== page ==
Lower Income Countries Know More About Bitcoin
The survey, carried out by Ipsos for the Dutch banking giant ING, reveals how cryptocurrencies such as Bitcoin are perceived in 2018. It does so by interviewing almost 15,000 respondents in 15 European countries, the United States and Australia. The authors aimed to better understand how people around the world spend, save, invest and feel about digital money. They also sought answers to the question, will cryptocurrency become more mainstream?
The poll conducted online between March 26 and April 6 reveals high awareness of cryptocurrencies among residents of the Old Continent. Two thirds of Europeans (66%) have heard of cryptos, with higher numbers among males (77%). Several lower income countries like Turkey (70%), Romania (75%) and Poland (77%) have a higher share of people who have heard of cryptocurrency than the European average – 66%. More Australians (70%) than Americans (57%) are aware of Bitcoin.
A surprising discovery was that younger people, in the brackets 25-34 and 35-44 years, are not necessarily much more knowledgeable than other age groups. For example, 60% of European respondents aged 65 or older shared they had heard of cryptocurrency. Tech-savvy Europeans, typically those using their mobile devices for online banking, are more likely to have heard of cryptocurrencies (69%) than the rest (59%), the researchers point out.
In most cases, 11 out of 15 countries, websites specialized in providing cryptocurrency-related content are the preferred source of information when making decisions on bitcoin investments. Investors in only three countries, Spain, Luxembourg and France, tend to more often seek advice from experts from financial institutions and banks, while Italians are divided, the study shows. The numbers of those who rely on guidance from family and friends or software algorithms are relatively small.
Less than a third of European respondents said they would never invest in cryptocurrencies. Austrians are the biggest skeptics, as well as people over 65 years of age. Only 14% of the young respondents, 18-34 years old, are unwilling to put money into crypto.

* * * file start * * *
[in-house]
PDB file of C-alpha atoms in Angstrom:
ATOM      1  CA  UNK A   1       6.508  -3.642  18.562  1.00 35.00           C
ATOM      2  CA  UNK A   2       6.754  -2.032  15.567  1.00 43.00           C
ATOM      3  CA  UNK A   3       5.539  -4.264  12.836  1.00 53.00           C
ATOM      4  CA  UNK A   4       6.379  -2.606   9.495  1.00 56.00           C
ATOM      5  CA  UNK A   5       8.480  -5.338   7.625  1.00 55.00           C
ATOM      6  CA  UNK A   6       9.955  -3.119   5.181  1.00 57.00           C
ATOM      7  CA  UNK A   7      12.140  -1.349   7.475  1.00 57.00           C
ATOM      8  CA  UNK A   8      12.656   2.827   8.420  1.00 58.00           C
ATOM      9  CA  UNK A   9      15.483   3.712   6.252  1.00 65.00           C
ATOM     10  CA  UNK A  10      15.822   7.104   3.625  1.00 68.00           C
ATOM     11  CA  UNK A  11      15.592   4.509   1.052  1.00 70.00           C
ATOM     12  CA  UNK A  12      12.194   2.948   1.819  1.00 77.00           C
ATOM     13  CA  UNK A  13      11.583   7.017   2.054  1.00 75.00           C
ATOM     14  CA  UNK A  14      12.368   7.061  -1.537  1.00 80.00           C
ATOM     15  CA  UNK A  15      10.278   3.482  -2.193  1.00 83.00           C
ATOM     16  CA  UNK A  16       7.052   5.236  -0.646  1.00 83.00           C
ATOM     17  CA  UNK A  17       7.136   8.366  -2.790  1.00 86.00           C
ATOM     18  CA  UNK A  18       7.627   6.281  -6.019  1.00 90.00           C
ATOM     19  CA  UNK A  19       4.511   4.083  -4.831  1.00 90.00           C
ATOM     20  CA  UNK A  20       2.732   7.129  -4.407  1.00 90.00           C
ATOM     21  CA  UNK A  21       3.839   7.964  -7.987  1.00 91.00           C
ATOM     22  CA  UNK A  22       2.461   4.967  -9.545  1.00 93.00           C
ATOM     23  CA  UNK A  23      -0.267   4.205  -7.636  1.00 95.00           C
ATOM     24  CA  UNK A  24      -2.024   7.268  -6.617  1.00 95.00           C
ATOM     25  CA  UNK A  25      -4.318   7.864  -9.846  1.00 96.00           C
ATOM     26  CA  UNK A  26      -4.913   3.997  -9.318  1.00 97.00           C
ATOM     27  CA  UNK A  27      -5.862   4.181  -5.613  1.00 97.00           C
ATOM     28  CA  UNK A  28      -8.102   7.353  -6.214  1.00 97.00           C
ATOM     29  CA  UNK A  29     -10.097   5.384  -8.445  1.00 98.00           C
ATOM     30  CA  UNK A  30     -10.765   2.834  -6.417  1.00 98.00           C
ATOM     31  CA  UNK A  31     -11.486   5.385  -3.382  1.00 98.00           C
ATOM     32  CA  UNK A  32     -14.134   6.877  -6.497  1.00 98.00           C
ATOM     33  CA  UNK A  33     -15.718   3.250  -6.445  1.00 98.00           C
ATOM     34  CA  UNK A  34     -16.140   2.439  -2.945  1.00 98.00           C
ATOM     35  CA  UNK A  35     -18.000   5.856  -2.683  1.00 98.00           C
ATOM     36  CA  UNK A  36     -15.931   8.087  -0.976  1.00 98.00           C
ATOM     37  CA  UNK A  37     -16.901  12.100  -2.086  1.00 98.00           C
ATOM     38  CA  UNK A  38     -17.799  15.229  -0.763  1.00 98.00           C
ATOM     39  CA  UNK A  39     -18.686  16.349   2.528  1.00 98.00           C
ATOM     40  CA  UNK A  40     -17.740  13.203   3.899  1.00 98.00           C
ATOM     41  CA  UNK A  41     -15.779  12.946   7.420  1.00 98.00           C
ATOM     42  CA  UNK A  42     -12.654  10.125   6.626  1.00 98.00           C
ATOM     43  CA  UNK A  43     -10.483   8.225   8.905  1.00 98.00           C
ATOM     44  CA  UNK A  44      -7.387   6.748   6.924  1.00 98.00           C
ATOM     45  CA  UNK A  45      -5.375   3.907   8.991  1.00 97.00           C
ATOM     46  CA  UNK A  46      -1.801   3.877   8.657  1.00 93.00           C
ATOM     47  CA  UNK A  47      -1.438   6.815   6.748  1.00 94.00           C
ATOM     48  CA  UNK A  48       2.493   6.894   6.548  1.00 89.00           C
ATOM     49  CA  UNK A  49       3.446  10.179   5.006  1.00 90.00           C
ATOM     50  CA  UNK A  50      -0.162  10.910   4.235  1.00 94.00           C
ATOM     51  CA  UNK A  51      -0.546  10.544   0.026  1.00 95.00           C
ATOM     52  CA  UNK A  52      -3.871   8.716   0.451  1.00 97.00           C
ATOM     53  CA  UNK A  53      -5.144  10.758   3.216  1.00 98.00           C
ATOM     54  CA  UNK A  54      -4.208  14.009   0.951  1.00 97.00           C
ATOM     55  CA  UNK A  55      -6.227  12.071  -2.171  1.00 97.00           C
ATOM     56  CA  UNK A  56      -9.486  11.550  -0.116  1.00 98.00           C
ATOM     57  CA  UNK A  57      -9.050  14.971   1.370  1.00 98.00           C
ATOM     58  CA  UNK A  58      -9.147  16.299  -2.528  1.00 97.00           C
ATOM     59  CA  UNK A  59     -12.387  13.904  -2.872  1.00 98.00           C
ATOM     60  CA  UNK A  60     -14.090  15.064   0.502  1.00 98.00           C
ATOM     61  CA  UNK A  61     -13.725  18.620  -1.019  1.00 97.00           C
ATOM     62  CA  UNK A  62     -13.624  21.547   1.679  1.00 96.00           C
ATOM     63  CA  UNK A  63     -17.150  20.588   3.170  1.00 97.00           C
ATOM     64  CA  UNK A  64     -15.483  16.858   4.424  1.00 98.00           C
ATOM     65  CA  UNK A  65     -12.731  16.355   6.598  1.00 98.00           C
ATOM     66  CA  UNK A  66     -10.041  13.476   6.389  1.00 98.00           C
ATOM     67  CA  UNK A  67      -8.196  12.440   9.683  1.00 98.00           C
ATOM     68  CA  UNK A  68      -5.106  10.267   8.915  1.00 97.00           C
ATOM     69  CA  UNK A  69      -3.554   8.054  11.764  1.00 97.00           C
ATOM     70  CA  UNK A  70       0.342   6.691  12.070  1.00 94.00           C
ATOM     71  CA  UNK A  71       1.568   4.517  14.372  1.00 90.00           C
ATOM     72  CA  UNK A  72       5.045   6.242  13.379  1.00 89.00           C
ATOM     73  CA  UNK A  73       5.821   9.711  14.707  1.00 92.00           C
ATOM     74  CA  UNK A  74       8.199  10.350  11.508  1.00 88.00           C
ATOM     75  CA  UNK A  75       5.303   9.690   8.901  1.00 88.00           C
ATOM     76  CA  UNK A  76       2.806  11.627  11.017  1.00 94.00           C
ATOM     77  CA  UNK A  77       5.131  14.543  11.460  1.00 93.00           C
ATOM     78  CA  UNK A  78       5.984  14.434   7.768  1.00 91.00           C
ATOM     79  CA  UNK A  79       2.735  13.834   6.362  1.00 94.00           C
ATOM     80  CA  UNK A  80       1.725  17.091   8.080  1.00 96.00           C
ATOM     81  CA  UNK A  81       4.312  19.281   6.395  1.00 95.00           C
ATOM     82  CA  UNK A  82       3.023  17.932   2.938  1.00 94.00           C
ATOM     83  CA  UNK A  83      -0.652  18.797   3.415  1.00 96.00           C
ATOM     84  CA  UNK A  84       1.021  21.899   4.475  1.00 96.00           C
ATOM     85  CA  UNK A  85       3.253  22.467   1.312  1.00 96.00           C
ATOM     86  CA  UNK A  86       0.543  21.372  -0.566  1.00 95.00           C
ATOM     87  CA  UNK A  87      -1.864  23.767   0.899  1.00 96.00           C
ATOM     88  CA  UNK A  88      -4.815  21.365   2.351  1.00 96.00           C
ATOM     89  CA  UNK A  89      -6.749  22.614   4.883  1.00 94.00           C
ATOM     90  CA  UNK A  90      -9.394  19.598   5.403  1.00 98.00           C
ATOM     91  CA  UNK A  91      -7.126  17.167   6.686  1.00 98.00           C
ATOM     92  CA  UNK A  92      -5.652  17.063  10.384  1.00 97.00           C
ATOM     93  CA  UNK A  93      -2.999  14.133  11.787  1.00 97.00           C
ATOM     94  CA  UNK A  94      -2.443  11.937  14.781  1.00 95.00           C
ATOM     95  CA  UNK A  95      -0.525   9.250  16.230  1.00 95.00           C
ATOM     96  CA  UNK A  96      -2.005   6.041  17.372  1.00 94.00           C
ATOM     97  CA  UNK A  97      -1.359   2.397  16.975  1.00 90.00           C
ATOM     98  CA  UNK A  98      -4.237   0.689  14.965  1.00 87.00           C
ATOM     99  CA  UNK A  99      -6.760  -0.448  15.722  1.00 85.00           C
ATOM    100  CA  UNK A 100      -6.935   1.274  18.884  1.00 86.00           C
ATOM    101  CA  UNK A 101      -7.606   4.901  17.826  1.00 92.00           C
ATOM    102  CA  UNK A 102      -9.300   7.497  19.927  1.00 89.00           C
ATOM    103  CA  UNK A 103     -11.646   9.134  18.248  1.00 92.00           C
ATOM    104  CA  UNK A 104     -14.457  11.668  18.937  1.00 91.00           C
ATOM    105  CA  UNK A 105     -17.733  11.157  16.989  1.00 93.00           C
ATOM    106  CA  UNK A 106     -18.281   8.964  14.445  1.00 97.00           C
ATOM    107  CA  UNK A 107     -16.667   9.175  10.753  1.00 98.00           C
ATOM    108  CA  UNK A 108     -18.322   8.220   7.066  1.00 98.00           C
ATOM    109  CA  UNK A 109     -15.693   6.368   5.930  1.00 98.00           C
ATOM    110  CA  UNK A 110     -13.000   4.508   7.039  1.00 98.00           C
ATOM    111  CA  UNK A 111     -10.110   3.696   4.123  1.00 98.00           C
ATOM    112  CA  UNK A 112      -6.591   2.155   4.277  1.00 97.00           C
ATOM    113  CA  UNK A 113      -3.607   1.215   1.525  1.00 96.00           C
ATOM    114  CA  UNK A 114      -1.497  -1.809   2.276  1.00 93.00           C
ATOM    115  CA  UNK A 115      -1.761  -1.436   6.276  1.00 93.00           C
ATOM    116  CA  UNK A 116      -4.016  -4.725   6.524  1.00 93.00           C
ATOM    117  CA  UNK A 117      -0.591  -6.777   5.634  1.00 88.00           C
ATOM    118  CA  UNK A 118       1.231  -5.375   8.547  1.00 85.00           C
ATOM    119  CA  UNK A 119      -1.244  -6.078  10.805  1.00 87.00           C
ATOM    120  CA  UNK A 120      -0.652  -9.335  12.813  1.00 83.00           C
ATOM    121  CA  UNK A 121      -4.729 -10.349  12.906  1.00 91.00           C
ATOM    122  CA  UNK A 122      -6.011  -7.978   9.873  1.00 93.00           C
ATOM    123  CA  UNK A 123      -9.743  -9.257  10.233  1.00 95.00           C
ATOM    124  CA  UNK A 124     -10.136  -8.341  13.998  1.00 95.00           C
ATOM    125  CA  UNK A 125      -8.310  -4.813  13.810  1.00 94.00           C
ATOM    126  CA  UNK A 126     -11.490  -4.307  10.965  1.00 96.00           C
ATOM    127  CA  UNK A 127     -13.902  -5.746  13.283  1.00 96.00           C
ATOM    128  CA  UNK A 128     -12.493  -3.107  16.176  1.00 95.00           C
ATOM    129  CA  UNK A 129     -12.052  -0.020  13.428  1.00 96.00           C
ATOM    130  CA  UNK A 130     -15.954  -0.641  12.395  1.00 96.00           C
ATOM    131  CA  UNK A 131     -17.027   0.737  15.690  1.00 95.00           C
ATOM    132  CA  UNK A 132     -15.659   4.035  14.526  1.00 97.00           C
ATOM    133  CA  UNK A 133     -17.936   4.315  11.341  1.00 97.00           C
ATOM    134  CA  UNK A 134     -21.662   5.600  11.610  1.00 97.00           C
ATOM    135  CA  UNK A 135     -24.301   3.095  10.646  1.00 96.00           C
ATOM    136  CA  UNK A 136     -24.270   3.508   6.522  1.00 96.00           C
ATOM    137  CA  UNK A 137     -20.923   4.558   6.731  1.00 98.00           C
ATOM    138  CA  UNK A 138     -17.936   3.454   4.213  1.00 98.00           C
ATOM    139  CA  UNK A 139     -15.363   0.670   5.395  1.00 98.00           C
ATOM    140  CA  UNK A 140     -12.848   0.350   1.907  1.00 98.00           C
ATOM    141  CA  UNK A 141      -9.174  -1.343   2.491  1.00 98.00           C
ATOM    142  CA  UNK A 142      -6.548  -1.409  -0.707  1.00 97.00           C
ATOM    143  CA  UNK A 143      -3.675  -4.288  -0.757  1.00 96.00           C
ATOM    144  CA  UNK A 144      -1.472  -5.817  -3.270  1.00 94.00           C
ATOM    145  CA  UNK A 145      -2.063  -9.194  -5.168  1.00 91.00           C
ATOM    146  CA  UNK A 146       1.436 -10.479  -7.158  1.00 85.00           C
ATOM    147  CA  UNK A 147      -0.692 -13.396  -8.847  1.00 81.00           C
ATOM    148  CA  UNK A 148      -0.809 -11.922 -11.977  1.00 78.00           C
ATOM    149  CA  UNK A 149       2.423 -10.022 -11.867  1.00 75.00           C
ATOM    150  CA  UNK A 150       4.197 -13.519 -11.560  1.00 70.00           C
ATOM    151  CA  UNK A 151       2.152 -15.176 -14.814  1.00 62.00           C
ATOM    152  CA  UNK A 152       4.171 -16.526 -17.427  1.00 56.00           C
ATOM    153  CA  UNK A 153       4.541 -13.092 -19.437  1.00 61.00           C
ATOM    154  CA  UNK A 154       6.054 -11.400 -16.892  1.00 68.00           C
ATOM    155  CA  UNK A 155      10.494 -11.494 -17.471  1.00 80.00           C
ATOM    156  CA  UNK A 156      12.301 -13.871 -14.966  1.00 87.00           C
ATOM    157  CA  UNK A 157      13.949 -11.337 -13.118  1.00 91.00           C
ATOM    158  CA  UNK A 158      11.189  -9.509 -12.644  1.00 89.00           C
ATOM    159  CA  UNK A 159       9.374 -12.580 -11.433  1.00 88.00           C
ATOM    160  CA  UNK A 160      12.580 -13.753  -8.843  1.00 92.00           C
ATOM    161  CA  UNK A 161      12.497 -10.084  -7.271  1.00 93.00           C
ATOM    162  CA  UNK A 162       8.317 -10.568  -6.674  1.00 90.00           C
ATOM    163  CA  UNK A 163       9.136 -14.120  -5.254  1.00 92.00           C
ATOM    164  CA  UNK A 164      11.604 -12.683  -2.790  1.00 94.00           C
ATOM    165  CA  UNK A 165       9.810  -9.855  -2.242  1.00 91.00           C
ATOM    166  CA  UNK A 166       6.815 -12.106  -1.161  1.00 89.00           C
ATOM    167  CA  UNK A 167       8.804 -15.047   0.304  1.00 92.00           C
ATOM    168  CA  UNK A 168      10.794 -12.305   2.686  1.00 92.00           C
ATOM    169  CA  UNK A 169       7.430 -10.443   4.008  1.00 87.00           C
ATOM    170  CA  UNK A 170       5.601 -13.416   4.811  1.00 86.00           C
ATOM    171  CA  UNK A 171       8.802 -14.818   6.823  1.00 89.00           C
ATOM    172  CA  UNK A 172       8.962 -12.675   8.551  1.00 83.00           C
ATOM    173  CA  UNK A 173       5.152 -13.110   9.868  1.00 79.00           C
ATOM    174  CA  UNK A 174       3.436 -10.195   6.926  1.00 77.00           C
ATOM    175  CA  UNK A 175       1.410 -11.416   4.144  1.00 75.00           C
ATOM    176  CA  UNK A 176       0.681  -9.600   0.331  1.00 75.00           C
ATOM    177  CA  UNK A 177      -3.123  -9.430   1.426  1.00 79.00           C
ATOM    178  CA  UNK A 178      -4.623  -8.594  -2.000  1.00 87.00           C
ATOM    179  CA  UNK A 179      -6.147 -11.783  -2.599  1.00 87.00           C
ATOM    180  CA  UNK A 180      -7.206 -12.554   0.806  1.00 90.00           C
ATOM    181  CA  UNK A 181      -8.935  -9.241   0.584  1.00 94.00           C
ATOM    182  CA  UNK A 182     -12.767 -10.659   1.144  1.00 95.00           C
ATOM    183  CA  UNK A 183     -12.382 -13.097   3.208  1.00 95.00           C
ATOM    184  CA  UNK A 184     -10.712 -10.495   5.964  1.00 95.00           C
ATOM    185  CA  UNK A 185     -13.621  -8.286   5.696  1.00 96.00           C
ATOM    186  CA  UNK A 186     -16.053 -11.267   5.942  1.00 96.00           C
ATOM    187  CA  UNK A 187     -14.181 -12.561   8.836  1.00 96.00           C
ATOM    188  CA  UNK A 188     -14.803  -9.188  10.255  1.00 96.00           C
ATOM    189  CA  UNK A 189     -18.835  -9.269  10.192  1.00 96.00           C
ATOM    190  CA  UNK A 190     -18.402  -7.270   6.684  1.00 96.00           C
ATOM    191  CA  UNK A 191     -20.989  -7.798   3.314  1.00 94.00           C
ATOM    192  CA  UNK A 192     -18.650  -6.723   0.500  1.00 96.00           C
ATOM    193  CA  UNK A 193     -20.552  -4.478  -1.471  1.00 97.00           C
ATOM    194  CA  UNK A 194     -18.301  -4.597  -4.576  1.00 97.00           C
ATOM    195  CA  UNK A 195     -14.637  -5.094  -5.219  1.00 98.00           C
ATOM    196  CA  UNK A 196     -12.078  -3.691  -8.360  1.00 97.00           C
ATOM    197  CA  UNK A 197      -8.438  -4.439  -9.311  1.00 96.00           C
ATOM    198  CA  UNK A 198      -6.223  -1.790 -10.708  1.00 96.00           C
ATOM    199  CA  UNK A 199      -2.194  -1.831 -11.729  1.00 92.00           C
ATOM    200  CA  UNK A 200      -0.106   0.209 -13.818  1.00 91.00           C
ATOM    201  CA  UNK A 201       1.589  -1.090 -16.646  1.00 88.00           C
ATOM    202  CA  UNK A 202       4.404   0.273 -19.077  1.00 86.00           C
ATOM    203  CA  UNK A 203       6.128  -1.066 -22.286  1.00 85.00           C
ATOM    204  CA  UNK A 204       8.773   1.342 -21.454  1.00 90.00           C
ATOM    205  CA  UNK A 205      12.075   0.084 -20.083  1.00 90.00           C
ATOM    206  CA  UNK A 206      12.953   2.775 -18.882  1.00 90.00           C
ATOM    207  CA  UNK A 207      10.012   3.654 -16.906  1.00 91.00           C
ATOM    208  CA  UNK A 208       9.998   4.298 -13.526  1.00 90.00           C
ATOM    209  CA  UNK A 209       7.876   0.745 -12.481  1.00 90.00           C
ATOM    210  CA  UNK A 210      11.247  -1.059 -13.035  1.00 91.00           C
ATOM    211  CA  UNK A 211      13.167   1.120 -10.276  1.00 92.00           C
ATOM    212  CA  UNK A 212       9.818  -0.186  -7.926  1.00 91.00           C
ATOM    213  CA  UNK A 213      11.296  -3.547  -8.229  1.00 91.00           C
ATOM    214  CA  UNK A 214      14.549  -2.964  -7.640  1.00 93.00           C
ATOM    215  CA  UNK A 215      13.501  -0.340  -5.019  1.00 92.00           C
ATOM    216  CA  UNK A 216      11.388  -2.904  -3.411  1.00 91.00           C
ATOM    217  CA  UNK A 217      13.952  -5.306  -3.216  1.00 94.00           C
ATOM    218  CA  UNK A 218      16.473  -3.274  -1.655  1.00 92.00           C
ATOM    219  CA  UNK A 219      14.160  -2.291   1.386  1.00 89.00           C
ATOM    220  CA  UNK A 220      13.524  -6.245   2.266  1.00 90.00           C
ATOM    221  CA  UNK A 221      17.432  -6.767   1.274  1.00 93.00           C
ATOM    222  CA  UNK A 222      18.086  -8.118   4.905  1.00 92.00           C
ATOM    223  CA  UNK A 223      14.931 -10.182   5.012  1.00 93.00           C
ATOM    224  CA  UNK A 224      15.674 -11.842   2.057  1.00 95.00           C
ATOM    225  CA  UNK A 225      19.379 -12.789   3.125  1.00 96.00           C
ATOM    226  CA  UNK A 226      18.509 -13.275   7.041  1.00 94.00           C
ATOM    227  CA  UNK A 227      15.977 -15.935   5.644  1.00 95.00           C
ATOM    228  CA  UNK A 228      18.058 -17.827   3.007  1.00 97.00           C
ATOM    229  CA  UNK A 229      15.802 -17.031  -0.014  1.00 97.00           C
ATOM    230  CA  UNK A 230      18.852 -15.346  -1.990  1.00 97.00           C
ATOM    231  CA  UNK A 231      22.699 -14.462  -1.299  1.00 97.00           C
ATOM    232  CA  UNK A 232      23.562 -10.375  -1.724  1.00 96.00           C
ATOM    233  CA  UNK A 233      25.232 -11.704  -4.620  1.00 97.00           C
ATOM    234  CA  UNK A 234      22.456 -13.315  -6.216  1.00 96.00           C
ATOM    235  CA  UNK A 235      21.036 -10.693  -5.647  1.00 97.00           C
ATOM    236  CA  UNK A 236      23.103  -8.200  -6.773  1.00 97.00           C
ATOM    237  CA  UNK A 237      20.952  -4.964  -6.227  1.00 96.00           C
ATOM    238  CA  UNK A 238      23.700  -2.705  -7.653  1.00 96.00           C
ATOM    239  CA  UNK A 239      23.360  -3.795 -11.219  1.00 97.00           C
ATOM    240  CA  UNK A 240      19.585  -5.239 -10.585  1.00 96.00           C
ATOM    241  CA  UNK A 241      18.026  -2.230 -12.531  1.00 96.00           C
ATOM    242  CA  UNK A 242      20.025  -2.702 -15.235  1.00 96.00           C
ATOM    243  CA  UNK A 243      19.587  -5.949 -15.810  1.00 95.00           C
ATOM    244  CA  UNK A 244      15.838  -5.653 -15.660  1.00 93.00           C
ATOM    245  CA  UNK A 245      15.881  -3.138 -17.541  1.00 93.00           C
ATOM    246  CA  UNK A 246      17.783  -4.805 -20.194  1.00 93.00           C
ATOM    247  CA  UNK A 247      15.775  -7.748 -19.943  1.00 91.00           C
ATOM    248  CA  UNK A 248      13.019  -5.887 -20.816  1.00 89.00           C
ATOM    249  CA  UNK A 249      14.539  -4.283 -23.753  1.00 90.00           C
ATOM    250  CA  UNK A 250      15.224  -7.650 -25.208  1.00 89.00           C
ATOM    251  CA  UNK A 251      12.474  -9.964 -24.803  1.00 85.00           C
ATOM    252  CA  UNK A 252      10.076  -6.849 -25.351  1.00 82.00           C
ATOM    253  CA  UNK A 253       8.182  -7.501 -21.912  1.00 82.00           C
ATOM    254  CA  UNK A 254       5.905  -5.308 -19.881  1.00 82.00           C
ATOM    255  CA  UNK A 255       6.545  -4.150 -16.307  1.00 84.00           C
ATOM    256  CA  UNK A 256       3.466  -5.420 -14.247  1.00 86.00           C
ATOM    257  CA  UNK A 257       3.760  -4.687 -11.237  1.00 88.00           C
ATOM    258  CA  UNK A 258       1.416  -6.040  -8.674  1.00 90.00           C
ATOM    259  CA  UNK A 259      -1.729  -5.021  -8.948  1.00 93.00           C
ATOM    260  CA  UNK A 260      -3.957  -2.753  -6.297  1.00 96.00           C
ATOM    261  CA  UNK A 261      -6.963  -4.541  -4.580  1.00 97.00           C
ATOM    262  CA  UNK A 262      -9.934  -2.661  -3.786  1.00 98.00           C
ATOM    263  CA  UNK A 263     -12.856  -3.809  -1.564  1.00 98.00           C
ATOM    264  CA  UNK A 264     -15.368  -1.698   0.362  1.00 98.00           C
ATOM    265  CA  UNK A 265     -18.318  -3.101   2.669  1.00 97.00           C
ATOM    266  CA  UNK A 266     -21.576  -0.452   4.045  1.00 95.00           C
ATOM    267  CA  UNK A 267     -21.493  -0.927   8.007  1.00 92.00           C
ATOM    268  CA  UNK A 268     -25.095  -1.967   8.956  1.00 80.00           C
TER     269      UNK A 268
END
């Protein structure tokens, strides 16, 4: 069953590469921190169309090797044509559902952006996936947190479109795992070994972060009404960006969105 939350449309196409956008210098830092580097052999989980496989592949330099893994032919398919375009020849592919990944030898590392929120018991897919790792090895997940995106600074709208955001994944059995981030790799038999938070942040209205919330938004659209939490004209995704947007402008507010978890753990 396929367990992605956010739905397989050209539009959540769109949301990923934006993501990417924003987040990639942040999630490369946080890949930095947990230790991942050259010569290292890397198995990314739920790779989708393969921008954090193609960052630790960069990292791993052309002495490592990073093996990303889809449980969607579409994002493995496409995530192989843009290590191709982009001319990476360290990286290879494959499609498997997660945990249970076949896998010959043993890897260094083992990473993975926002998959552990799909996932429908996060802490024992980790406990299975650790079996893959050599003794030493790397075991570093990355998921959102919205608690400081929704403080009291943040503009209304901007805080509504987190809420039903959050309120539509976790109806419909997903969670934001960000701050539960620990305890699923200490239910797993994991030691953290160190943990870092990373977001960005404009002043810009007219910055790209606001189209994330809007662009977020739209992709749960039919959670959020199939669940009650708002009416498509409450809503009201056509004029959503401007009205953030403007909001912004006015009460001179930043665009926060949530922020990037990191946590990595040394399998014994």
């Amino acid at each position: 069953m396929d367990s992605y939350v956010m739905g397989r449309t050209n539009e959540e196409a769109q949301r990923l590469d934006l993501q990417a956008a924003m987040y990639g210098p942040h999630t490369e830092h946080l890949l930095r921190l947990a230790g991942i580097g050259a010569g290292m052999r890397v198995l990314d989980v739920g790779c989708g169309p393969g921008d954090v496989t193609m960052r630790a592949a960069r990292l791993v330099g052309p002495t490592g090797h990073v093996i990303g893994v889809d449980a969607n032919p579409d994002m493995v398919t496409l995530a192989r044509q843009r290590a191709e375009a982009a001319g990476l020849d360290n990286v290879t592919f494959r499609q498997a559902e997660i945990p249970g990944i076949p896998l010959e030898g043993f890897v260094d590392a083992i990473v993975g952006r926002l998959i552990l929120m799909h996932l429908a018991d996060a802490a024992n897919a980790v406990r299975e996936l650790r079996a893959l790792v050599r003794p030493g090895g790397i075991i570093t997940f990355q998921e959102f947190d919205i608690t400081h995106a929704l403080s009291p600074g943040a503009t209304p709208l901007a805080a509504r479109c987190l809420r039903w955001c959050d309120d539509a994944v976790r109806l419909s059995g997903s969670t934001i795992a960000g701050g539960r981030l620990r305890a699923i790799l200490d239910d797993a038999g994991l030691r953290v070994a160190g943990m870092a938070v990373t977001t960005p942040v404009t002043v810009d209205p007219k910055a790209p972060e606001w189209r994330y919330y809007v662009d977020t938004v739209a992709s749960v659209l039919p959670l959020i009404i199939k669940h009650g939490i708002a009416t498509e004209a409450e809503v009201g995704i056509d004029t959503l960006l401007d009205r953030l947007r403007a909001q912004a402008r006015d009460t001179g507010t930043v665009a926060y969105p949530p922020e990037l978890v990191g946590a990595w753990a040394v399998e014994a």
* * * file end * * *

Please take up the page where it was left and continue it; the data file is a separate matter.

A Quarter of Europeans Expect to Own Crypto in the Future
The share of people owning cryptocurrency in Europe is still relatively low – 9% said they had purchased bitcoin or any other crypto, with the data for Australia (7%) and the US (8%) showing similar results. Luxembourg (4%) and Belgium (5%) are at the bottom of the table, while Eastern European countries, like Poland (11%) and Romania (12%), are among the leaders in the survey. Turkey, with its staggering 18%, tops the chart. In Europe, “mobile bankers” (12%), males (13%) and young people between 25 and 34 years old (16%) are again more likely to own cryptocurrency.
The good news is that one in four Europeans (25%) expects to acquire cryptocurrency in the future, which translates into a 16% potential increase in the share of crypto owners. Again, the percentage of those likely to say they expect to buy cryptocurrency is higher among people using their smartphones for banking. Generally, those Europeans that are at least aware of cryptocurrencies are also less likely to purchase crypto assets. Elsewhere, 15% of Australian respondents believe they would own cryptos in the future, while the same can be said for 21% of Americans.
Europeans More Optimistic than Australians and Americans
The authors of the survey also asked several questions to determine the respondents’ view of what the future holds for Bitcoin and the like. Europeans are generally more optimistic than participants from Australia and the US. The combined data for the 13 European countries in the study shows that 35% of those questioned expect cryptocurrencies to rise in value in the next 12 months. That’s compared to 34% of Americans and 22% of Australians. The Turks are the most optimistic of the bunch, 51%, while only 20% of the residents of Luxembourg expect the prices of the digital coins to go up again.
The optimistic Europeans are also those who believe cryptocurrencies are the future of online spending: 35% and 32% respectively say Bitcoin and altcoins are the future of financial investments. In Australia, these numbers are 18% and 19%. Almost a third of Americans, 31%, think cryptocurrencies will be used for online purchases and 29% see them as main investment instruments in the years to come.
European respondents that know of, own or plan to acquire cryptocurrency have also been asked if they would use it for certain purchases and purposes. Less than half of the interviewed Europeans, between 40 and 49% from all categories, don’t want to change their habits when it comes to everyday payment transactions.
From the rest, 23% said they would buy a cup of coffee with bitcoin, 21% are willing to pay their taxes or monthly electricity bills in crypto, 26% think it’s a good idea to buy a plane ticket with bitcoin, 30% are ready to make international online payments, and 20% admit they would use cryptocurrency to save for their children’s tuition fees. In general, the researchers conclude, younger people and residents of countries with lower per-capita income levels are more likely to consider cryptocurrency as a payment option. At the moment, 15% of Europeanswould accept their salary in cryptocurrency.
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